Garden for a rainy day

papavers 01This morning’s garden had two poppy flowers and a lot of rain. Which got me started on the idea of a garden with rain as its defining feature – a garden that is best during or just after a shower – a garden that celebrates wetness. I haven’t seen a garden made for rain in garden books yet, so it might be novel. Also, it would make sense of our wet climate.

Such a garden would need a strong structure, so beech hedges, and hawthorn for topiary – an idea I picked up in Sweden. Lots of stone – walls, walks, statuary – with mosses and lichen. Clematis and honeysuckle to climb them, also climbing hydrangea and wisteria. The other hydrangeas for summer, they love wet conditions and their colors sparkle. Elders of every kind and description. And butterfly bushes – these are sun-lovers, really, but they look especially good after rain. The butterflies we’ll have to overlook.  Lots of gravel paths to glisten when wet and dry quickly when not.

Water features powered by rainfall are must-haves: let’s go all out and have a few spectacular gargoyles, Álso water sounds from fountains, cascades,  streams and springs. For still water we’ll do bird bath, pond, pool, wetland area.  Add a few trees to drip water after the rain has stopped. A covered walk, and sheltered places to sit. Maybe a grotto? Water surface at eye level somewhere to watch the raindrops  – ever noticed they dance? Or even better: a hot water tub to go sit in and be part of the raindrop dance. Tub would steam invitingly, too. And how about an artificial mist generator for sunny days? I saw one in a book about australian gardens ….

Then plants, of course. Poppies should be in this garden, as should lady’s mantle [alchemillia vulgaris] which is prettiest when wet. A few ornamental grasses, garlanded with raindrops. And lots of bamboo!  Rain on bamboo makes a lovely sound, the most soothing sound I know. So for my rain garden, it’s in. Ivy for ground cover, also ferns , they love moisture and are prettiest when wet. Lilly-of -the-valley, snowdrops and hellebores for spring, also botanical tulips and daffodils. Fritillarias as they thrive in wet meadows. Bleeding hearts are doubly effective when waterdrops hang off them. Foxglove, lungworth, welsh poppy, policeman’s helmet, pokeweed, japanese anemones (the white ones), sedum. And we really cannot overlook love-in-a-mist now, can we? For plants in pots, we’ll have begonias and impatiens and fuchsia’s.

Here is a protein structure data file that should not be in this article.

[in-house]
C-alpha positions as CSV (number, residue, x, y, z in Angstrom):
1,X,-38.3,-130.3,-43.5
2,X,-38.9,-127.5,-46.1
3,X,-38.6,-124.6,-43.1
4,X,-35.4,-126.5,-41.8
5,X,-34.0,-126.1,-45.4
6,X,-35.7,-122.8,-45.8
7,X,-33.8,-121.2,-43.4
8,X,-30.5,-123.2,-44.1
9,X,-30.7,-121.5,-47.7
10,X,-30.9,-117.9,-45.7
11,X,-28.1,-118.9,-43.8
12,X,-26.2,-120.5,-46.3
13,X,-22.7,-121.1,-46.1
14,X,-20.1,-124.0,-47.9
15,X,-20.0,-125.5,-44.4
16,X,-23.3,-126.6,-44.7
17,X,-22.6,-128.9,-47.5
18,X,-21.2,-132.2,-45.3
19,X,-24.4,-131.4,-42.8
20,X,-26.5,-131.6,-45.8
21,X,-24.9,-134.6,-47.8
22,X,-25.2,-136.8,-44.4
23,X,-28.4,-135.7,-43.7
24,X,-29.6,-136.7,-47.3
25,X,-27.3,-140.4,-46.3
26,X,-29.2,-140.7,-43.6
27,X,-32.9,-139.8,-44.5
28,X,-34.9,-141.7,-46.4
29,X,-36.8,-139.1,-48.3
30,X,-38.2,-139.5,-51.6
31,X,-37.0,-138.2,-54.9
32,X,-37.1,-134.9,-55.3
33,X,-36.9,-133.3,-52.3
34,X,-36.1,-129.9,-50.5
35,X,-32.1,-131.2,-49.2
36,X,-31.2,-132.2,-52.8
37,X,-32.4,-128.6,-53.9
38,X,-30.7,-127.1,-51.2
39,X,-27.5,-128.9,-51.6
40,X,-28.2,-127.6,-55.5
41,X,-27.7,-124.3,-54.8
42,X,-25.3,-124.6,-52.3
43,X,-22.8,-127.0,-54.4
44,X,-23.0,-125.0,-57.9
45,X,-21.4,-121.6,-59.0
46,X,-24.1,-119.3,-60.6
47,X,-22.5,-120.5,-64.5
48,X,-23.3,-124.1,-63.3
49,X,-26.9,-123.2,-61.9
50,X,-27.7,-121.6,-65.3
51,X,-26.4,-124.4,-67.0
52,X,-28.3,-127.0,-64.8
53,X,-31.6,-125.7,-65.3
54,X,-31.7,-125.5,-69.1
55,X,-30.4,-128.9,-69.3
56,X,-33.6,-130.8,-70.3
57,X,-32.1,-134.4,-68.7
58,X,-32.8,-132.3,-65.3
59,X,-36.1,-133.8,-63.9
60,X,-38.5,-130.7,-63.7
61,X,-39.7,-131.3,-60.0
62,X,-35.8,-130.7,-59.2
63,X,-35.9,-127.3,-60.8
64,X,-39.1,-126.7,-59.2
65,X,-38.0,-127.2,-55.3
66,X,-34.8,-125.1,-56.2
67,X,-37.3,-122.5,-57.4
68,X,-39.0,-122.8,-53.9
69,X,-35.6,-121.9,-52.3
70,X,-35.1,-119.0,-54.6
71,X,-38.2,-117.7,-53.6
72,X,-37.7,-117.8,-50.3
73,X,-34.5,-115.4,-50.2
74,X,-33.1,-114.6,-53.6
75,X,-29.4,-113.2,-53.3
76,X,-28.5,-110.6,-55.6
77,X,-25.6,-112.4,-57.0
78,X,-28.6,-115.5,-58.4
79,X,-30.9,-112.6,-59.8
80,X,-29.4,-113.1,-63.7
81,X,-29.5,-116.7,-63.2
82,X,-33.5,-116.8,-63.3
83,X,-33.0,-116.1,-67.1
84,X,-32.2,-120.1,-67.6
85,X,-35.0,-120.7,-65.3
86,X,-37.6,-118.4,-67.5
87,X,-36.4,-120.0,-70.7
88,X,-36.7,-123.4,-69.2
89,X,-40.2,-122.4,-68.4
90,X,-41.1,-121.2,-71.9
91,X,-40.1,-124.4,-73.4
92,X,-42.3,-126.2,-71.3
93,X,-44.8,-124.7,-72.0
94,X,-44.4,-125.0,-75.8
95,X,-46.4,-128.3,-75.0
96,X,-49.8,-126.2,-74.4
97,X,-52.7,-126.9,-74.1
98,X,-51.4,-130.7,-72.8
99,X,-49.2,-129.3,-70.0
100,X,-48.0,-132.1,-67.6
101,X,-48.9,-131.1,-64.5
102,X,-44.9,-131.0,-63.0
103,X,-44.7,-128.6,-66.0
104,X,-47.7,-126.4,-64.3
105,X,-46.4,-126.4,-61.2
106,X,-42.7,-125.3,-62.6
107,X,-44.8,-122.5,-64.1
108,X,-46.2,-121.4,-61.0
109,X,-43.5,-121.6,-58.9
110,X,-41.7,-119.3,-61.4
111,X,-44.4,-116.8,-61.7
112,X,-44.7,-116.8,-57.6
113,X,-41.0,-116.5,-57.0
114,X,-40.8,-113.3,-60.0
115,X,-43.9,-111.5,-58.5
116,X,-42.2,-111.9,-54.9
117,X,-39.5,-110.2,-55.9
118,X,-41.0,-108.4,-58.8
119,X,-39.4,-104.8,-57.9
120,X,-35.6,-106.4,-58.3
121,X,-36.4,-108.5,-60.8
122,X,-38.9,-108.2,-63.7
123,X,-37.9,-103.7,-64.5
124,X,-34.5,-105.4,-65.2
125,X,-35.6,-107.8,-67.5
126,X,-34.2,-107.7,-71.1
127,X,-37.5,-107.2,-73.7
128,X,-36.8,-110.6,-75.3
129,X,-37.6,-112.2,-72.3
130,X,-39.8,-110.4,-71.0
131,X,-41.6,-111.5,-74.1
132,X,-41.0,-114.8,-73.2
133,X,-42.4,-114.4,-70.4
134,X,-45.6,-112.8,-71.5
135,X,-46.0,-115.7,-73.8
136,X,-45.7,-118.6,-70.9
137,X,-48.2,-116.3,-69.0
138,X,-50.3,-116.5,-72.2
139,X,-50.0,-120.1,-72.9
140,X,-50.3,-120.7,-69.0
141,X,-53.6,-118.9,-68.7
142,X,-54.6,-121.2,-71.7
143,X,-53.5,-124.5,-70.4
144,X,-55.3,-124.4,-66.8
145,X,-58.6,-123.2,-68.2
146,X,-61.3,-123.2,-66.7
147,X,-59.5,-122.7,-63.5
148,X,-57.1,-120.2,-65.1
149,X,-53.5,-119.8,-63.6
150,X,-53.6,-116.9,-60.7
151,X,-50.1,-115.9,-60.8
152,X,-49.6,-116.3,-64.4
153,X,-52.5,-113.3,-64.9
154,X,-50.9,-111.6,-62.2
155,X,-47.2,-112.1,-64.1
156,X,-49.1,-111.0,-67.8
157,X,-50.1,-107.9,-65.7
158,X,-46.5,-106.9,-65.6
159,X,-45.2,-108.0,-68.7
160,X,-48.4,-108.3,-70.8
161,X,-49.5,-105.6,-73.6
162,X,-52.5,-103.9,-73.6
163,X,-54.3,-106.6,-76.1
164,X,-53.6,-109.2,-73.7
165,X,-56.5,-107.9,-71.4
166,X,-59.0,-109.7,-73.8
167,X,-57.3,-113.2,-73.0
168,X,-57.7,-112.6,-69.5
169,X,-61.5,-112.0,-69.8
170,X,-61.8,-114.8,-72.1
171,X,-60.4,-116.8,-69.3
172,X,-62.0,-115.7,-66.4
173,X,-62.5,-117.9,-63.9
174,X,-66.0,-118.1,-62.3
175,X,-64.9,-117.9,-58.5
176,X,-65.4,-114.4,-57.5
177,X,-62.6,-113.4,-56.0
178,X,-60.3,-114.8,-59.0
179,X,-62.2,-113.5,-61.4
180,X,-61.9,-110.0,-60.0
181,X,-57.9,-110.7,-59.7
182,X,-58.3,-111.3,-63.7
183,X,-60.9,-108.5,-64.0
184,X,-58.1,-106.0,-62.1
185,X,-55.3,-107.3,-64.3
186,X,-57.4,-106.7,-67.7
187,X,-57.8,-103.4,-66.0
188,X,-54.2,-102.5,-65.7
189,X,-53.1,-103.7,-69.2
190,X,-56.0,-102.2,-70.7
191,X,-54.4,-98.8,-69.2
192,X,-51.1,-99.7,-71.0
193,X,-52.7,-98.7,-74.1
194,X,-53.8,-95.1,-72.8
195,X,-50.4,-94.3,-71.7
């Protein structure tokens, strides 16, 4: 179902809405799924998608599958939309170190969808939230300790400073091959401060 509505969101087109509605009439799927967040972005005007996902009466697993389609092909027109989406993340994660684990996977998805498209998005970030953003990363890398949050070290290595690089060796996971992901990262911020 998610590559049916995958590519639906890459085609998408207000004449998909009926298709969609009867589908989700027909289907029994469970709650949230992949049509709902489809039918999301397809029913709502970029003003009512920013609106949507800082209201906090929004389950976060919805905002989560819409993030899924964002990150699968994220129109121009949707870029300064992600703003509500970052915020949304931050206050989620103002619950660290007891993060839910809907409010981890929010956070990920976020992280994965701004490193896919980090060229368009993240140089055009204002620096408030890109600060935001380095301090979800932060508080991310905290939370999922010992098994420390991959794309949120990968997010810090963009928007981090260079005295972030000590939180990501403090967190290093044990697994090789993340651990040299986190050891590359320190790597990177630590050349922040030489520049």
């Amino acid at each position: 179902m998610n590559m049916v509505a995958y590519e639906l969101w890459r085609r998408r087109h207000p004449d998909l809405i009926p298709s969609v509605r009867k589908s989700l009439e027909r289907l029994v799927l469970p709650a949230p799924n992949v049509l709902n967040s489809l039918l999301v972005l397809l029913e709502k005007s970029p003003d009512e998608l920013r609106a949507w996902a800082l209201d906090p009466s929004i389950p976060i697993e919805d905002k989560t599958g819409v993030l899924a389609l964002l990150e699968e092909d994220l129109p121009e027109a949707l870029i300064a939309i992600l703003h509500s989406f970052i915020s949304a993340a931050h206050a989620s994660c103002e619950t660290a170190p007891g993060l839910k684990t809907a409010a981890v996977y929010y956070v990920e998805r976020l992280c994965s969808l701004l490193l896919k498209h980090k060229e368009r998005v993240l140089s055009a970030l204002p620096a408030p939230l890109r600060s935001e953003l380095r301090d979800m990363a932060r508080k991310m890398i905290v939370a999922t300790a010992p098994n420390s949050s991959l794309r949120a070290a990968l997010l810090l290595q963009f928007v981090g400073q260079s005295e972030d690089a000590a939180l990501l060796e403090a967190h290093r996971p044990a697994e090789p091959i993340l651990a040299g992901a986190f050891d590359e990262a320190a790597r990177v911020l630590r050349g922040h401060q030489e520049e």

No roses or peonies -they droop most unattractively – nor any plant that needs to be tied up or staked. No asters, they mildew. No asters anyway. No plants that are favorites of snails and slugs. None that remind us of sunnier climates: geraniums, rock roses, thyme, lavender. Need I say that sunflowers would be singularly inappropriate?

Wiki has ‘rain garden’ – a planted depression or a hole that allows rainwater runoff from  urban areas, like roofs, driveways, walkways, parking lots, and compacted lawn areas, the opportunity to be absorbed. That isn’t what my rain garden is about, so I may have to find another name. Shower garden? Mist garden? Wet garden? Drizzle garden? Cloudburst garden? Rain-proof garden? Nebulous garden? Damp-day garden? Aquatic garden? Meditation garden? Garden for a rainy day?

I googled English, and got Beth Chatto’s the damp garden – a book dealing with gardening on damp ground. Damp ground being an obstacle to be overcome, or a situation to be worked with. Of course in my rain garden damp would be a bonus.

I googled Dutch, and  found a pretty-in-the-rain garden in the Netherlands here.  I don’t think this garden designer made the most of his opportunities – it is a garden that can withstand rain, but does not celebrate it.

Later: we’ll have to include a teahouse of viewing pavillion that holds a bookcase crammed with garden books. For rainy days.

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